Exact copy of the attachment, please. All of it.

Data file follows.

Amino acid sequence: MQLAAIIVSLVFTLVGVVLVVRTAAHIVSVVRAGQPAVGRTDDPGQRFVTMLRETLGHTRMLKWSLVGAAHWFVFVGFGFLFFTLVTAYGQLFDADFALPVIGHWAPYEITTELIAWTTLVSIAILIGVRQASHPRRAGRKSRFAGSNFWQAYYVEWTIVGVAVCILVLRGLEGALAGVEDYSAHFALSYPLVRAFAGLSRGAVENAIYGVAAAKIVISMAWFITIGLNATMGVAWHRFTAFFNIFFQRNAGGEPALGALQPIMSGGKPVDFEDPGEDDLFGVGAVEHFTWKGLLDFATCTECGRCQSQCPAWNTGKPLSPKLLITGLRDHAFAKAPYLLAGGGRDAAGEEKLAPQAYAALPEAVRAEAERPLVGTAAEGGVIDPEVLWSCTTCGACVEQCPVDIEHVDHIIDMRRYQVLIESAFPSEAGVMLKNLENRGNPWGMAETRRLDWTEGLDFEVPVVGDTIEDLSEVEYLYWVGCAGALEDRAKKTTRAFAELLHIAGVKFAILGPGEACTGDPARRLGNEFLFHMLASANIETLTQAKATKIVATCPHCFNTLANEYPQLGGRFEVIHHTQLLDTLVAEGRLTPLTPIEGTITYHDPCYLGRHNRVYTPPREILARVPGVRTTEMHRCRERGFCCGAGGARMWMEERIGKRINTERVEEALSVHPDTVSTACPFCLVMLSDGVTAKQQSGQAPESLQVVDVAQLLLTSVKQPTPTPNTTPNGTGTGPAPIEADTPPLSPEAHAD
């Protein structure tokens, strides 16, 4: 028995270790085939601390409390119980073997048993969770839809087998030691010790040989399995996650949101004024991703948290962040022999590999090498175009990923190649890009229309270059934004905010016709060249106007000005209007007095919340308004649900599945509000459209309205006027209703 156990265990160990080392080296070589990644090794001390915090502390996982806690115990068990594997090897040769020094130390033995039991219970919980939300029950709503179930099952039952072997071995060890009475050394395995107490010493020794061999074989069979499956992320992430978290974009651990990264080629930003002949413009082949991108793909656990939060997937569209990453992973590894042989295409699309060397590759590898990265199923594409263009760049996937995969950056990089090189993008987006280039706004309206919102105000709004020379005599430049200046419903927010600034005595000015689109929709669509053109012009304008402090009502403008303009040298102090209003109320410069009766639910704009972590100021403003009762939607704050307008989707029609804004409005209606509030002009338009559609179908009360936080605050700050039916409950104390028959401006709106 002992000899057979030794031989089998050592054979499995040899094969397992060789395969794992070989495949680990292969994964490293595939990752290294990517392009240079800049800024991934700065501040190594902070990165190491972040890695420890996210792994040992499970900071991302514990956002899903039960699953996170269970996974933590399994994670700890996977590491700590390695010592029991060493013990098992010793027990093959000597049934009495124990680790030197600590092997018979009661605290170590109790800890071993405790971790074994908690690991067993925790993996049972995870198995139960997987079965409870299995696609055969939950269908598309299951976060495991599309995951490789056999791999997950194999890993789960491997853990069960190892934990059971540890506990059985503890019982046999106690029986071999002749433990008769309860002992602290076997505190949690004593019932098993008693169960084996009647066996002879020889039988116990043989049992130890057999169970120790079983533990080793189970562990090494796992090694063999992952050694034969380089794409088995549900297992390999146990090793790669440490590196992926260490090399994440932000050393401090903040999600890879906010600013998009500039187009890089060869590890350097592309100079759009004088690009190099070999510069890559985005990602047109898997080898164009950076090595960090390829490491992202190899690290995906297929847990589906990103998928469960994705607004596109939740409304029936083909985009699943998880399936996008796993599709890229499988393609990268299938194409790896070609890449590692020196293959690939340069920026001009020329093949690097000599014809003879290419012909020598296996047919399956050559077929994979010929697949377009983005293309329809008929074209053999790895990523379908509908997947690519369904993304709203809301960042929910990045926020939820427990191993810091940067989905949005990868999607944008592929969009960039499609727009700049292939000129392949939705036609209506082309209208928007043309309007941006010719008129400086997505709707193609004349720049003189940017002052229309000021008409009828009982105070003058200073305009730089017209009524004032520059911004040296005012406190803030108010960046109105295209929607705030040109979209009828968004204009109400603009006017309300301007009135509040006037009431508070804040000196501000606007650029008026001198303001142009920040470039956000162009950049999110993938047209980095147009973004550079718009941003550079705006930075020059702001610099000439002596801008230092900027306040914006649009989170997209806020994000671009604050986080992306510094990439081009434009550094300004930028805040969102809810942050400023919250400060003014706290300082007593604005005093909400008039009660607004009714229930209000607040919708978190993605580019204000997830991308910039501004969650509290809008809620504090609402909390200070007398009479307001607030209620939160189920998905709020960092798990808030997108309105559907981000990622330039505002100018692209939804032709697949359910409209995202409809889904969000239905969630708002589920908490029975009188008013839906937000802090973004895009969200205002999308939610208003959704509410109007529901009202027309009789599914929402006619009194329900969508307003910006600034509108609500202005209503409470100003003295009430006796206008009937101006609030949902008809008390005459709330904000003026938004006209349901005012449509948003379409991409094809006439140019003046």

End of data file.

Amino acid sequence: MQLAAIIVSLVFTLVGVVLVVRTAAHIVSVVRAGQPAVGRTDDPGQRFVTMLRETLGHTRMLKWSLVGAAHWFVFVGFGFLFFTLVTAYGQLFDADFALPVIGHWAPYEITTELIAWTTLVSIAILIGVRQASHPRRAGRKSRFAGSNFWQAYYVEWTIVGVAVCILVLRGLEGALAGVEDYSAHFALSYPLVRAFAGLSRGAVENAIYGVAAAKIVISMAWFITIGLNATMGVAWHRFTAFFNIFFQRNAGGEPALGALQPIMSGGKPVDFEDPGEDDLFGVGAVEHFTWKGLLDFATCTECGRCQSQCPAWNTGKPLSPKLLITGLRDHAFAKAPYLLAGGGRDAAGEEKLAPQAYAALPEAVRAEAERPLVGTAAEGGVIDPEVLWSCTTCGACVEQCPVDIEHVDHIIDMRRYQVLIESAFPSEAGVMLKNLENRGNPWGMAETRRLDWTEGLDFEVPVVGDTIEDLSEVEYLYWVGCAGALEDRAKKTTRAFAELLHIAGVKFAILGPGEACTGDPARRLGNEFLFHMLASANIETLTQAKATKIVATCPHCFNTLANEYPQLGGRFEVIHHTQLLDTLVAEGRLTPLTPIEGTITYHDPCYLGRHNRVYTPPREILARVPGVRTTEMHRCRERGFCCGAGGARMWMEERIGKRINTERVEEALSVHPDTVSTACPFCLVMLSDGVTAKQQSGQAPESLQVVDVAQLLLTSVKQPTPTPNTTPNGTGTGPAPIEADTPPLSPEAHAD
């Protein structure tokens, strides 16, 4: 028995270790085939601390409390119980073997048993969770839809087998030691010790040989399995996650949101004024991703948290962040022999590999090498175009990923190649890009229309270059934004905010016709060249106007000005209007007095919340308004649900599945509000459209309205006027209703 156990265990160990080392080296070589990644090794001390915090502390996982806690115990068990594997090897040769020094130390033995039991219970919980939300029950709503179930099952039952072997071995060890009475050394395995107490010493020794061999074989069979499956992320992430978290974009651990990264080629930003002949413009082949991108793909656990939060997937569209990453992973590894042989295409699309060397590759590898990265199923594409263009760049996937995969950056990089090189993008987006280039706004309206919102105000709004020379005599430049200046419903927010600034005595000015689109929709669509053109012009304008402090009502403008303009040298102090209003109320410069009766639910704009972590100021403003009762939607704050307008989707029609804004409005209606509030002009338009559609179908009360936080605050700050039916409950104390028959401006709106 002992000899057979030794031989089998050592054979499995040899094969397992060789395969794992070989495949680990292969994964490293595939990752290294990517392009240079800049800024991934700065501040190594902070990165190491972040890695420890996210792994040992499970900071991302514990956002899903039960699953996170269970996974933590399994994670700890996977590491700590390695010592029991060493013990098992010793027990093959000597049934009495124990680790030197600590092997018979009661605290170590109790800890071993405790971790074994908690690991067993925790993996049972995870198995139960997987079965409870299995696609055969939950269908598309299951976060495991599309995951490789056999791999997950194999890993789960491997853990069960190892934990059971540890506990059985503890019982046999106690029986071999002749433990008769309860002992602290076997505190949690004593019932098993008693169960084996009647066996002879020889039988116990043989049992130890057999169970120790079983533990080793189970562990090494796992090694063999992952050694034969380089794409088995549900297992390999146990090793790669440490590196992926260490090399994440932000050393401090903040999600890879906010600013998009500039187009890089060869590890350097592309100079759009004088690009190099070999510069890559985005990602047109898997080898164009950076090595960090390829490491992202190899690290995906297929847990589906990103998928469960994705607004596109939740409304029936083909985009699943998880399936996008796993599709890229499988393609990268299938194409790896070609890449590692020196293959690939340069920026001009020329093949690097000599014809003879290419012909020598296996047919399956050559077929994979010929697949377009983005293309329809008929074209053999790895990523379908509908997947690519369904993304709203809301960042929910990045926020939820427990191993810091940067989905949005990868999607944008592929969009960039499609727009700049292939000129392949939705036609209506082309209208928007043309309007941006010719008129400086997505709707193609004349720049003189940017002052229309000021008409009828009982105070003058200073305009730089017209009524004032520059911004040296005012406190803030108010960046109105295209929607705030040109979209009828968004204009109400603009006017309300301007009135509040006037009431508070804040000196501000606007650029008026001198303001142009920040470039956000162009950049999110993938047209980095147009973004550079718009941003550079705006930075020059702001610099000439002596801008230092900027306040914006649009989170997209806020994000671009604050986080992306510094990439081009434009550094300004930028805040969102809810942050400023919250400060003014706290300082007593604005005093909400008039009660607004009714229930209000607040919708978190993605580019204000997830991308910039501004969650509290809008809620504090609402909390200070007398009479307001607030209620939160189920998905709020960092798990808030997108309105559907981000990622330039505002100018692209939804032709697949359910409209995202409809889904969000239905969630708002589920908490029975009188008013839906937000802090973004895009969200205002999308939610208003959704509410109007529901009202027309009789599914929402006619009194329900969508307003910006600034509108609500202005209503409470100003003295009430006796206008009937101006609030949902008809008390005459709330904000003026938004006209349901005012449509948003379409991409094809006439140019003046």